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Health Issues

Congenital abnormalities are caused by problems during the fetus’s development before birth. Thanks to improved medical care during pregnancy and to progress in early detection of chromosomal and other genetic abnormalities through amniocentesis, chorionic villus sampling, and other newer diagnostic tests, there are fewer and fewer newborns with congenital problems. About three of every hundred babies born in the United States have congenital abnormalities that will affect the way they look, develop, or function—in some cases for the rest of their lives.

There are five categories of these abnormalities, grouped according to the cause.

Chromosome Abnormalities

Chromosomes are the structures that carry the genetic material inherited from one generation to the next. Normally, twenty-three chromosomes come from the father and twenty-three from the mother, and all are found in the center of every cell in the body except the red blood cells. The genes carried on the chromosomes determine how the baby will grow, what she will look like, and to a certain extent how she will function.

When a child does not have the normal forty-six chromosomes, or when pieces of the chromosomes are missing or duplicated, she may look and behave differently from others her age, and she may develop serious health problems, as well. Down syndrome is an example of a condition that can occur when a child is born with an extra chromosome.

Single-Gene Abnormalities

Sometimes the chromosomes are normal in number, but one or more of the genes on them are abnormal. Some of these genetic abnormalities can be passed on to the child if one of the parents is affected with the same abnormality. This is known as autosomal dominant inheritance.

Other genetic problems can be passed to the child only if both parents carry the same defective gene. (Cystic fibrosis, Tay-Sachs disease, and sickle cell anemia are all examples of this type of abnormality.) In these cases both parents are normal, but one in four of their children would be expected to be affected. This is known as autosomal recessive inheritance.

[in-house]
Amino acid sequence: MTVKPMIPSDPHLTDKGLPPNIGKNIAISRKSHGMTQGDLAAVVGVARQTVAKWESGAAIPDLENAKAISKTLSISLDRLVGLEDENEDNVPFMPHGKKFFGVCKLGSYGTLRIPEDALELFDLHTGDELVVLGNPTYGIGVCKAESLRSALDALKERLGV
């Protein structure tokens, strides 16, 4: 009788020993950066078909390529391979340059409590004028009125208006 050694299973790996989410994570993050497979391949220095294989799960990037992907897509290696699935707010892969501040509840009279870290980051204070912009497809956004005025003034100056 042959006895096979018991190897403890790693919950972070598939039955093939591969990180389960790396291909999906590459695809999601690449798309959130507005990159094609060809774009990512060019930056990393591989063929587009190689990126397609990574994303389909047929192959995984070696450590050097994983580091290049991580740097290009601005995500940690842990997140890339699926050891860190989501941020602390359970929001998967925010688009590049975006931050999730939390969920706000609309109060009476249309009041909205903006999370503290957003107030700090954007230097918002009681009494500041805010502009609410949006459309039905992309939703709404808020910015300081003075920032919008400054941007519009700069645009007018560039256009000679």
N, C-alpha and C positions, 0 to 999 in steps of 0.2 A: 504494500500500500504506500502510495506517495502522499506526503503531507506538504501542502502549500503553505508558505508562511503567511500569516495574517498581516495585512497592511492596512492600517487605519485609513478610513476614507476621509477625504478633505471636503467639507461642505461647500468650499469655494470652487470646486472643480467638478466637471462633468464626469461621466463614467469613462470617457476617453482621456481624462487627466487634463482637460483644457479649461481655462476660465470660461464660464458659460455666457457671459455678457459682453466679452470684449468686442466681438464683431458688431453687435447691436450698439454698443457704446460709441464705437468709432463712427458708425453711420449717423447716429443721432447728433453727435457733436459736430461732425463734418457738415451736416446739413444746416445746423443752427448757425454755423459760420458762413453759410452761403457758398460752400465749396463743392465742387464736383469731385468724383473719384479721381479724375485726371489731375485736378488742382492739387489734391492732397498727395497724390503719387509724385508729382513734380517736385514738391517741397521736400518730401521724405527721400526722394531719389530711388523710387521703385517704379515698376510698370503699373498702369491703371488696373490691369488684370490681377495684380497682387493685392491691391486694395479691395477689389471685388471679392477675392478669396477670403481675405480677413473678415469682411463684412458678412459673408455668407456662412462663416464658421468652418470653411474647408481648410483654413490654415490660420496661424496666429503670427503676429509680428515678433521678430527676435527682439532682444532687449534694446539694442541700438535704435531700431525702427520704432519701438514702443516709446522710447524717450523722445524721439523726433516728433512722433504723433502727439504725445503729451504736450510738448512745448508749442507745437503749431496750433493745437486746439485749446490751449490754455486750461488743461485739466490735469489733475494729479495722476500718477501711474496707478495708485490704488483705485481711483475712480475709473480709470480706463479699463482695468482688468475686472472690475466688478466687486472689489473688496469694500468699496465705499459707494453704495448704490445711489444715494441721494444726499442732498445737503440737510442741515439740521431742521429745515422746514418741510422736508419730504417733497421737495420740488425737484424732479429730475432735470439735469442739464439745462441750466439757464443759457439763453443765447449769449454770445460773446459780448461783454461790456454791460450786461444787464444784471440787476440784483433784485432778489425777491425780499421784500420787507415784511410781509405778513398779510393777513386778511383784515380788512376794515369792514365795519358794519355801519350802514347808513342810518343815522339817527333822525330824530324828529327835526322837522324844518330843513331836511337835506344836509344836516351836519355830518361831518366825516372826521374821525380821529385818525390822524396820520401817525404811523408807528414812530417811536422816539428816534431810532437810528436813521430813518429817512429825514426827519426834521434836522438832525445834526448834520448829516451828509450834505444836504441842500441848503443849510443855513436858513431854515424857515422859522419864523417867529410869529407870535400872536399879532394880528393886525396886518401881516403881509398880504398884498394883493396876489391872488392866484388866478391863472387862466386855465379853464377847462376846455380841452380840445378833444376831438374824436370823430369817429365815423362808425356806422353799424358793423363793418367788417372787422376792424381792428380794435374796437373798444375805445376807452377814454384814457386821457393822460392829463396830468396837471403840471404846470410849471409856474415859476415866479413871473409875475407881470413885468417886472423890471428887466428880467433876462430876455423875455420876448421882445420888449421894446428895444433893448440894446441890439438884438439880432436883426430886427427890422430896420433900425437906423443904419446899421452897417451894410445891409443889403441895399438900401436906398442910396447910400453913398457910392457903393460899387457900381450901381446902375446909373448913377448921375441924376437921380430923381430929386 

A third type of genetic abnormality is called sex-linked, and generally is passed on to boys only. Girls may carry the abnormal gene that causes these disorders but not show the actual disease. (Examples of this problem include hemophilia, color blindness, and the common forms of muscular dystrophy.)

Conditions During Pregnancy That Affect The Baby

Certain illnesses during pregnancy, particularly during the first nine weeks, can cause serious congenital abnormalities—German measles and diabetes, for example. Alcohol consumption and certain drugs during pregnancy significantly increase the risk that a baby will be born with abnormalities.

Certain medications, if taken during pregnancy, also can cause permanent damage to the fetus, as can certain chemicals that can pollute air, water, and food. Always check with your doctor before using any medication or supplement while you are pregnant.

Combination of Genetic and Environmental Problems

Spina bifida and cleft lip and palate are types of congenital abnormalities that may occur when there is a genetic tendency for the condition combined with exposure to certain environmental influences within the womb during critical stages of the pregnancy.

Unknown Causes

The vast majority of congenital abnormalities have no known cause. This situation is particularly troubling for parents who plan to have more children, because there is no way to predict if the problem will recur. If you and your family have experienced such a genetic-related birth abnormality, ask your pediatrician for a referral to a genetic counseling service. These services have expertise with a variety of genetic abnormalities and may be able to advise you as to the proper course of action.


Last Updated
Caring for Your Baby and Young Child: Birth to Age 5 (Copyright © 2009 American Academy of Pediatrics)
The information contained on this Web site should not be used as a substitute for the medical care and advice of your pediatrician. There may be variations in treatment that your pediatrician may recommend based on individual facts and circumstances.